Tip #6 - Re-apply sunscreen formulas 

Re-applying your sunscreen at least every two hours is crucial to maintain sun protection. Always re-apply sunscreen to the entire body after swimming, sweating or getting wet in any manner.

Remember that SPF needs an average of 20 minutes to sink in before your skin is completely protected from UV rays.

(Image courtesy of Haap Media Ltd., - All Rights Reserved)

If you wait too long, you might run the risk of having no sunblock coverage for a period of time while you're outdoors.

Tip #7 - Take advantage of protective clothing

Protective clothing also can play a major role in a sun protection plan.  The Federal Trade Commission (FTC) advises wearing sun-protective fabrics which have a tighter weave or knit and are usually darker in color.

The clothing’s label should also list the UPF (ultraviolet protective factor) value. And, your eyes are extremely sensitive to the sun, so always wear UV protection sunglasses.

Tip #8 - Select star rated sun protection

The Food and Drug Administration has announced it will soon start using a star system to rate sunscreens. A zero rating means no protection, while four stars would be the highest level of protection.

Once the system is in place be sure to take advantage of this new rating system to get the best products possible.

Tip #9 - Add Vitamin C under sun screen

Opt for additional sun protection by applying a 20 percent concentration of topical Vitamin C to your skin under your sunscreen to boost the immune defense of your skin cells against UV damage as well as the appearance of skin spots.

Tip #10 - Use a self-tanner to achieve a safe glow

Opt for a fragrance free self-tanner formulation that incorporates an AHA for better penetration. For face, alternate your regular moisturizer and a self-tanner every other night for a natural glow.

(Image courtesy of Haap Media Ltd., - All Rights Reserved)

For the body, be careful to avoid elbows, knees and heels so you look natural and the tanner doesn’t darken the folds.

Tip #11 - Protect your scalp, parts and hairline

Don't forget protection for your scalp.  Parts on the scalp can actually get burnt.  Use a spray sunscreen applied liberally all around the head, scalp, parts and hairline.  If you have a tendency to experience scalp burns you may wish to consider wearing a hat as much as possible when out in the sun.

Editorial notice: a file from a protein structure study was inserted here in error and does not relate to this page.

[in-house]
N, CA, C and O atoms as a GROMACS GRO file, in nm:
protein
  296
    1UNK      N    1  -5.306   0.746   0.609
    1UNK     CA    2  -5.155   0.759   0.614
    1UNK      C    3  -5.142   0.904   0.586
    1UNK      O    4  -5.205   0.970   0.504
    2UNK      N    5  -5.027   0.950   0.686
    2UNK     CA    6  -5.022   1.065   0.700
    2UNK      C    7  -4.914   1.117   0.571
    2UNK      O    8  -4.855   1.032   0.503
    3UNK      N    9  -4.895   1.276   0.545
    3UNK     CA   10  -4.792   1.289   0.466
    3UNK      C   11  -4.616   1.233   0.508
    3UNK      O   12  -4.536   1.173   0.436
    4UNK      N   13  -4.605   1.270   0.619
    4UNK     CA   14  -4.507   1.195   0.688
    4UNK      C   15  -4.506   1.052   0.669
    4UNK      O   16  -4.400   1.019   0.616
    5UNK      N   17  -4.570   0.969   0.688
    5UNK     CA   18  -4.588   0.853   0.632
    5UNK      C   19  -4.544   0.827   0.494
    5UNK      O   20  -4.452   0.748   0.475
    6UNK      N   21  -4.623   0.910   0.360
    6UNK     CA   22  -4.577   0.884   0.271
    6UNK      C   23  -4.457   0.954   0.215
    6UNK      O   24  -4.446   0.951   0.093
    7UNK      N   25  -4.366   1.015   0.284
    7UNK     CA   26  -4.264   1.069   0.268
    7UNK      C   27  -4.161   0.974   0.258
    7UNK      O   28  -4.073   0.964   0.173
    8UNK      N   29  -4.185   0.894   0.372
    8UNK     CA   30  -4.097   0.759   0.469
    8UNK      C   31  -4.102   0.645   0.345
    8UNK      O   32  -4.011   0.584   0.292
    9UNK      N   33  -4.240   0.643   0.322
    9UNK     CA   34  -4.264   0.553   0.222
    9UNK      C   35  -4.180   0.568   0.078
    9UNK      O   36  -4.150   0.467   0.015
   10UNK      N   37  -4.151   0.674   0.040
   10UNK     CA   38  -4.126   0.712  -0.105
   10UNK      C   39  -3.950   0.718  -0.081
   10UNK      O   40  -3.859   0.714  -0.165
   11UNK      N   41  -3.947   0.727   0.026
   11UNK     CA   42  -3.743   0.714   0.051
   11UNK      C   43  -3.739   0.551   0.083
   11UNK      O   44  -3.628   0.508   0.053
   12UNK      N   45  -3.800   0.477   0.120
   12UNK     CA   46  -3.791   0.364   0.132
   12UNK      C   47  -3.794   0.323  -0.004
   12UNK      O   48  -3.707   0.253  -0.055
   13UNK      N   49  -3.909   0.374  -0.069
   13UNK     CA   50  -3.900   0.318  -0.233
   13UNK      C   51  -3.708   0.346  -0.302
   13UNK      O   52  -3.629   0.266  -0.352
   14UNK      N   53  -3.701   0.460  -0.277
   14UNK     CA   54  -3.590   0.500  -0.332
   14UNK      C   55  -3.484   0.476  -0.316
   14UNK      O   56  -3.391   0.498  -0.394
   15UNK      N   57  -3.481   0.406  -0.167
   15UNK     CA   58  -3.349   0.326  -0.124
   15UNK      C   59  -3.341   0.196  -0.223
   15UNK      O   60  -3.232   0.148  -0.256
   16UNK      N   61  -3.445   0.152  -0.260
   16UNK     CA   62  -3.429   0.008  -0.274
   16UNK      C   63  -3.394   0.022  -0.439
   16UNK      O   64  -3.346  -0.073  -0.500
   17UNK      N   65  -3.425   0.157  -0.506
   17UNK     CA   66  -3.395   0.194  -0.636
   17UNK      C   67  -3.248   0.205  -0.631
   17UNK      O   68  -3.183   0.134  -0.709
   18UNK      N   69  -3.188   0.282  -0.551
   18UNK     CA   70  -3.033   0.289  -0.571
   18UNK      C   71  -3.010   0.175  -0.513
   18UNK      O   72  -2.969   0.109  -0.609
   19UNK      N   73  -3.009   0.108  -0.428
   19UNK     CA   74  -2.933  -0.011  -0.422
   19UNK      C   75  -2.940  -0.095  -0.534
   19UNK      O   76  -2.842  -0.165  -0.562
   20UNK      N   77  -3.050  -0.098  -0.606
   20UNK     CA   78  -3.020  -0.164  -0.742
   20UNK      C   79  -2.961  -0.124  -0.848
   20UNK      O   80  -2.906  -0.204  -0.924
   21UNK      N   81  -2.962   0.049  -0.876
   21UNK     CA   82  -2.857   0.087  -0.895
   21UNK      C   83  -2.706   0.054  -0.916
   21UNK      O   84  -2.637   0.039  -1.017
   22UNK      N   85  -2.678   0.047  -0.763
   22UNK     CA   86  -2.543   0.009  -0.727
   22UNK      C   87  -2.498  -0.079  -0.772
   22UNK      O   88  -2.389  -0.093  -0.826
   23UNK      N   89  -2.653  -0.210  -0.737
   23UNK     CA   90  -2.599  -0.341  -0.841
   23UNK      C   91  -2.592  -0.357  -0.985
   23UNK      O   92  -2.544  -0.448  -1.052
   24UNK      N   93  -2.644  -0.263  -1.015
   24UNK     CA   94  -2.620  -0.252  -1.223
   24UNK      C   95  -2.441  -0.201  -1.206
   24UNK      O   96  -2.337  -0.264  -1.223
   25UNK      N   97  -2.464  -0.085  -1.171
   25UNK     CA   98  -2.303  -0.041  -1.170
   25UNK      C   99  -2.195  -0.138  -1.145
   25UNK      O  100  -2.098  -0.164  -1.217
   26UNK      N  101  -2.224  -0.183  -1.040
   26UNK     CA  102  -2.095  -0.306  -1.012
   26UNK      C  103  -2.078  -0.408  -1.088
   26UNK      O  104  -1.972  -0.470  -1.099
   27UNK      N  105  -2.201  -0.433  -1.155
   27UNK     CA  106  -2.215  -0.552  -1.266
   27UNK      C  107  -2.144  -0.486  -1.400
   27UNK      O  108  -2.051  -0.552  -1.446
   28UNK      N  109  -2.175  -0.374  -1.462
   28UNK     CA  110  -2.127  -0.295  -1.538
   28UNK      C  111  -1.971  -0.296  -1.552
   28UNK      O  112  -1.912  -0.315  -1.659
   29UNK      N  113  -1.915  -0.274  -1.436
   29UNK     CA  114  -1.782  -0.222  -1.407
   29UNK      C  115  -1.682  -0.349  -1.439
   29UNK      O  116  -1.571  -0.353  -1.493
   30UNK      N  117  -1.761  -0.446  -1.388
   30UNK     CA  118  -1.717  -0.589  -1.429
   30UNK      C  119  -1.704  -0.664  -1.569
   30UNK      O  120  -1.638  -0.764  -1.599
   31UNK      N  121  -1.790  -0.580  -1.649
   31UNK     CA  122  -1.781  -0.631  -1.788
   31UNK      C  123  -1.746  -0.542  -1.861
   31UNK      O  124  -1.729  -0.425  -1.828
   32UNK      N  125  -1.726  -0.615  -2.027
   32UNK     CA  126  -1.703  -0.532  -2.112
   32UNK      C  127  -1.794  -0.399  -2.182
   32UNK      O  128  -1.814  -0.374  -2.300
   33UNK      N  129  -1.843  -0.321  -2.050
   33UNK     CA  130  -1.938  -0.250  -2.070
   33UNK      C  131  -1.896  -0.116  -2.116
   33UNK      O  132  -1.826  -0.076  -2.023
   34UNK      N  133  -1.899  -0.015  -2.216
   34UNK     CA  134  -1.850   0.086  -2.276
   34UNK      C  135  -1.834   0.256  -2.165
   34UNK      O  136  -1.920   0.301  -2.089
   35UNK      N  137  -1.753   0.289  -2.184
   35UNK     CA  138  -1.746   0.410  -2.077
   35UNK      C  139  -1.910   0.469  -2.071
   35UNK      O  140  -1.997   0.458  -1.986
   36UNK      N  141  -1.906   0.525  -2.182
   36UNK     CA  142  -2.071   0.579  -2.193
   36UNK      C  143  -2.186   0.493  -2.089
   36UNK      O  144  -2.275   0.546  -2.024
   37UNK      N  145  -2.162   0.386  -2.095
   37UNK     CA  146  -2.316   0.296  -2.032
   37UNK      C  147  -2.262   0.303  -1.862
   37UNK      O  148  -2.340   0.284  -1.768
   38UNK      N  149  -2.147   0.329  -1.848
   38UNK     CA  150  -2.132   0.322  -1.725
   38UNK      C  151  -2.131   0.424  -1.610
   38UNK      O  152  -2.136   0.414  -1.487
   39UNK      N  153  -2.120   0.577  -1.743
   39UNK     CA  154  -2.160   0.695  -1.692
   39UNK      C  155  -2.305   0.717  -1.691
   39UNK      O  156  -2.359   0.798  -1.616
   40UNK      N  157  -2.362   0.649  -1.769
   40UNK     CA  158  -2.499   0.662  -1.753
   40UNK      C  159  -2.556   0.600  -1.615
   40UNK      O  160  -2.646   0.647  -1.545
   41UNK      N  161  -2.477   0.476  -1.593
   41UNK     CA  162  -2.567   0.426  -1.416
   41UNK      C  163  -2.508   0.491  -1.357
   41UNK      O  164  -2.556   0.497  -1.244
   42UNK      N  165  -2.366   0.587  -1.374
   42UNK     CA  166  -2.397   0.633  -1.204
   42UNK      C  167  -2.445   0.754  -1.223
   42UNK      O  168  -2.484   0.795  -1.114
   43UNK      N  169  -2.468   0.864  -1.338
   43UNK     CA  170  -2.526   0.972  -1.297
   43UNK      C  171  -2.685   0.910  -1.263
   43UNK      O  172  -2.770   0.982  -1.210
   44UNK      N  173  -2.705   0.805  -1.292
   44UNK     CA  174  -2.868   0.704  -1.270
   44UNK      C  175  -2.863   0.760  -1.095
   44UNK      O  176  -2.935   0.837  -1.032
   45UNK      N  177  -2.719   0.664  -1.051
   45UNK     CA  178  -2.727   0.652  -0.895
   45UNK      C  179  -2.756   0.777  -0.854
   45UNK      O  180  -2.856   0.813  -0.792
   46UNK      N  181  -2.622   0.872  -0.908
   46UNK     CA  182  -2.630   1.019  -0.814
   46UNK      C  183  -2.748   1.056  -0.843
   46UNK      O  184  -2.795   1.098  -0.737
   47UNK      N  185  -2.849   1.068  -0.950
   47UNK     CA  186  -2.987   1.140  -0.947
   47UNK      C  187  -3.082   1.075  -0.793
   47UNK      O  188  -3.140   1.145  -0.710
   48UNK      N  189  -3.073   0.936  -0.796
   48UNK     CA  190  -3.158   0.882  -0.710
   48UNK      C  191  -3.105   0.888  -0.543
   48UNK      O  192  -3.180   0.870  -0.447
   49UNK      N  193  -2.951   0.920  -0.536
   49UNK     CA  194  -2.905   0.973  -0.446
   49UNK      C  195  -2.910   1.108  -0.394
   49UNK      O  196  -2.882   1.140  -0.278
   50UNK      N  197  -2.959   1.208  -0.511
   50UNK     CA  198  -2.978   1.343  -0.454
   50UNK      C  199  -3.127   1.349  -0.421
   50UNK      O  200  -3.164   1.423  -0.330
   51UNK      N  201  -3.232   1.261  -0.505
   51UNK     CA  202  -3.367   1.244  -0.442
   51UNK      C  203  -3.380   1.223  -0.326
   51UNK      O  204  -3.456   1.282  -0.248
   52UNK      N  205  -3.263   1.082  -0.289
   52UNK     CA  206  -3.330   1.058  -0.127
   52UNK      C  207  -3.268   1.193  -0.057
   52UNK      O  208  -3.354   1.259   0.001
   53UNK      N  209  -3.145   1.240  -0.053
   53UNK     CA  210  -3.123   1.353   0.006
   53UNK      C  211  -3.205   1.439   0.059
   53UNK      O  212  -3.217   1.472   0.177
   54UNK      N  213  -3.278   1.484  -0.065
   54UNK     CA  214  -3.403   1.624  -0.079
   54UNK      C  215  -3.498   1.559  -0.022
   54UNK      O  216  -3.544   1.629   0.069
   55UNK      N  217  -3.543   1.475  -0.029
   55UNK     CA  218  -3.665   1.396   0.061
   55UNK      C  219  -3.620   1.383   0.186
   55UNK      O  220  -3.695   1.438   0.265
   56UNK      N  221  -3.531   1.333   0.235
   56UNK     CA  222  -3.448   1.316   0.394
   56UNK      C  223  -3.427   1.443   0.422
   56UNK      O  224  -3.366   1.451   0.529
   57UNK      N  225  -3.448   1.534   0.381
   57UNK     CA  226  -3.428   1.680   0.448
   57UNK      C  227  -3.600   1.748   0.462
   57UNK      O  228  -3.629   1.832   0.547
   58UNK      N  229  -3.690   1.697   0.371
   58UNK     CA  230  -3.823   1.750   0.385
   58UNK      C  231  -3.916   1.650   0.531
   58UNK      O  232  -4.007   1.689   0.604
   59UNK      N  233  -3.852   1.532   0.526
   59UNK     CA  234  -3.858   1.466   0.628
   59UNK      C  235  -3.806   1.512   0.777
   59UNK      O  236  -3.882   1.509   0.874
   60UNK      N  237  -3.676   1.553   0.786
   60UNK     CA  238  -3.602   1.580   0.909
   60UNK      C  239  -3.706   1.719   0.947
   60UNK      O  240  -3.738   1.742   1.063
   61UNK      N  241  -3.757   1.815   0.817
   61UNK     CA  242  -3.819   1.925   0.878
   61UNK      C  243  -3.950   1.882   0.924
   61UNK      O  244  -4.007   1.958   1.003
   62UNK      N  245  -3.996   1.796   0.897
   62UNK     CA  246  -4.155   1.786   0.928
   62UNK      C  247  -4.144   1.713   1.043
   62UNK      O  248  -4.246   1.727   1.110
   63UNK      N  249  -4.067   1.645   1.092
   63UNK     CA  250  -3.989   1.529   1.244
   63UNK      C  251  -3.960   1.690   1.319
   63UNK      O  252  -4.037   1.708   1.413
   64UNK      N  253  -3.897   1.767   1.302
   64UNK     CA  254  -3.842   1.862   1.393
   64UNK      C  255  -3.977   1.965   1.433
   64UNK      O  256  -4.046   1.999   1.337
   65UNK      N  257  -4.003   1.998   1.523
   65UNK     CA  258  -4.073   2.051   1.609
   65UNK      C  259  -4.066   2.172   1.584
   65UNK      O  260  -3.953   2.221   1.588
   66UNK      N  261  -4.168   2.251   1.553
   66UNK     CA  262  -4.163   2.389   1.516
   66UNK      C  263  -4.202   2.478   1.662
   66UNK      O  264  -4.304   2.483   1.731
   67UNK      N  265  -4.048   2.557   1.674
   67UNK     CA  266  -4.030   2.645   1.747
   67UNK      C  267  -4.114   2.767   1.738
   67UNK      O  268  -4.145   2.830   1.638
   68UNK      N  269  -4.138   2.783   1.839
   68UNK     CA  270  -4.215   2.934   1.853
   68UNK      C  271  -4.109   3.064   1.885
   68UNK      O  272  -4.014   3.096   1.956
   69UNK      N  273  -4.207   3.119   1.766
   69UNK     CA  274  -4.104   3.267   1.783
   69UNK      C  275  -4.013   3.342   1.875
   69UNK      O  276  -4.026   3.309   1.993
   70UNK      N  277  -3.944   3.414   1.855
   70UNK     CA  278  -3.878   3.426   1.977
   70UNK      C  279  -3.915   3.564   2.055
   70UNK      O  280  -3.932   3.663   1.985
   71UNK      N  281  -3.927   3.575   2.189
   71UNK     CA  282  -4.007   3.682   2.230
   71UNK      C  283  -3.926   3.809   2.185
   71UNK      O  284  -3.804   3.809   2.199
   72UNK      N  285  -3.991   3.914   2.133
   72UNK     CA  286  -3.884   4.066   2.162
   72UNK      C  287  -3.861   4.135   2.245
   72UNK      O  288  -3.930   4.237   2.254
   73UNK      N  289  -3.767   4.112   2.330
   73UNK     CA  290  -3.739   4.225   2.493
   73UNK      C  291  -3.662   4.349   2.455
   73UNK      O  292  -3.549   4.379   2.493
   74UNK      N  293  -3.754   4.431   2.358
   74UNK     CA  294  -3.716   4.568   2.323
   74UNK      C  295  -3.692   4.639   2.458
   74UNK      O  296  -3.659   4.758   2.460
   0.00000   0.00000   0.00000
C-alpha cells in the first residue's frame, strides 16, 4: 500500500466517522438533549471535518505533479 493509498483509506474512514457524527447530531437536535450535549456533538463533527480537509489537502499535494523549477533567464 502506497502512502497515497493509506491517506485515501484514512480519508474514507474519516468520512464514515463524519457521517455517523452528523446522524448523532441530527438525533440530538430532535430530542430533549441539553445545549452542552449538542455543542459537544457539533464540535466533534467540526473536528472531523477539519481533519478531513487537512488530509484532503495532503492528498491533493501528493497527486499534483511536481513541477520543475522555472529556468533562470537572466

Tip #12 -Avoid getting sunscreen too close to the eyes

Sunscreen can really sting when it's applied too close to the eyes.  However,  the thin skin around your eyes needs extra protection.  Try using a special sunblock eye stick or sun protection powders to get close to the eyes without stinging.

Tip #13 -Remember that UV exposure from protective sunglasses can be amplified

It's always important to have complete sunblock coverage to the eyes since UV protective sunglasses can amplify the reflection off the glasses.

Tip #14 -Fight the sun from the inside out

No matter how careful you are with sunblocks, sunscreens, wearing hats or practicing good sun care the sun can always find a way in.

One way to undertake a complete sun protection program is to take supplements designed to boost your protection.  Look for sun protection pills with polypodium leucotomos which is an extract from a fern.

Studies have shown that this ingredient helps guard skin from UV damage.  It also has been proven to decrease redness after sun exposure.

Take the recommended dose in the morning if you know you'll be outside for long periods of time.